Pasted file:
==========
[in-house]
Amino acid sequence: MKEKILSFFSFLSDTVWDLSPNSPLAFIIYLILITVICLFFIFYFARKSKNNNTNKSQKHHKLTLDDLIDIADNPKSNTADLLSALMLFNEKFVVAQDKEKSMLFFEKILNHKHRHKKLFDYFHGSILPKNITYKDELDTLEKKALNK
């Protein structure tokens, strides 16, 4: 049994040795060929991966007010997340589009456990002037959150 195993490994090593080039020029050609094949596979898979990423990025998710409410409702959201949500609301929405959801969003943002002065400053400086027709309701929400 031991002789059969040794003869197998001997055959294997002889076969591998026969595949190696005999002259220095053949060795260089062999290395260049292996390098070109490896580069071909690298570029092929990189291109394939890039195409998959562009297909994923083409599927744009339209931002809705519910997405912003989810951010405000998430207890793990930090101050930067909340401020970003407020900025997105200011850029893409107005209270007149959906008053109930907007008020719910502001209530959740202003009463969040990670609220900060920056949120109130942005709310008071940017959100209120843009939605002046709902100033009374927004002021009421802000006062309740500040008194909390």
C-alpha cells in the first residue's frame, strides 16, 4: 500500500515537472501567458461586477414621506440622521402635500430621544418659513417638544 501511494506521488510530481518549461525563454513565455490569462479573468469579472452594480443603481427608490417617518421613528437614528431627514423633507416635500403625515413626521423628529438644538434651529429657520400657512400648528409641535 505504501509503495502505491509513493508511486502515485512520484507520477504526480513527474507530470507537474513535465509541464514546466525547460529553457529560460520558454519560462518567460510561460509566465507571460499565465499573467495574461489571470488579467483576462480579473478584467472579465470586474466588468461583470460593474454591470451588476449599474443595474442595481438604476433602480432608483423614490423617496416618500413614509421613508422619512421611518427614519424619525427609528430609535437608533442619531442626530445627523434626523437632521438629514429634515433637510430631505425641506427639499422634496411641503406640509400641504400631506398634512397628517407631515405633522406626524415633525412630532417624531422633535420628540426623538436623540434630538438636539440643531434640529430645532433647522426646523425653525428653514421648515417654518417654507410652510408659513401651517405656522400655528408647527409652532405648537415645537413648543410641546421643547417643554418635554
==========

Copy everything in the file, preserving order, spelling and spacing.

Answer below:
[in-house]
Amino acid sequence: MKEKILSFFSFLSDTVWDLSPNSPLAFIIYLILITVICLFFIFYFARKSKNNNTNKSQKHHKLTLDDLIDIADNPKSNTADLLSALMLFNEKFVVAQDKEKSMLFFEKILNHKHRHKKLFDYFHGSILPKNITYKDELDTLEKKALNK
């Protein structure tokens, strides 16, 4: 049994040795060929991966007010997340589009456990002037959150 195993490994090593080039020029050609094949596979898979990423990025998710409410409702959201949500609301929405959801969003943002002065400053400086027709309701929400 031991002789059969040794003869197998001997055959294997002889076969591998026969595949190696005999002259220095053949060795260089062999290395260049292996390098070109490896580069071909690298570029092929990189291109394939890039195409998959562009297909994923083409599927744009339209931002809705519910997405912003989810951010405000998430207890793990930090101050930067909340401020970003407020900025997105200011850029893409107005209270007149959906008053109930907007008020719910502001209530959740202003009463969040990670609220900060920056949120109130942005709310008071940017959100209120843009939605002046709902100033009374927004002021009421802000006062309740500040008194909390």
C-alpha cells in the first residue's frame, strides 16, 4: 500500500515537472501567458461586477414621506440622521402635500430621544418659513417638544 501511494506521488510530481518549461525563454513565455490569462479573468469579472452594480443603481427608490417617518421613528437614528431627514423633507416635500403625515413626521423628529438644538434651529429657520400657512400648528409641535 505504501509503495502505491509513493508511486502515485512520484507520477504526480513527474507530470507537474513535465509541464514546466525547460529553457529560460520558454519560462518567460510561460509566465507571460499565465499573467495574461489571470488579467483576462480579473478584467472579465470586474466588468461583470460593474454591470451588476449599474443595474442595481438604476433602480432608483423614490423617496416618500413614509421613508422619512421611518427614519424619525427609528430609535437608533442619531442626530445627523434626523437632521438629514429634515433637510430631505425641506427639499422634496411641503406640509400641504400631506398634512397628517407631515405633522406626524415633525412630532417624531422633535420628540426623538436623540434630538438636539440643531434640529430645532433647522426646523425653525428653514421648515417654518417654507410652510408659513401651517405656522400655528408647527409652532405648537415645537413648543410641546421643547417643554418635554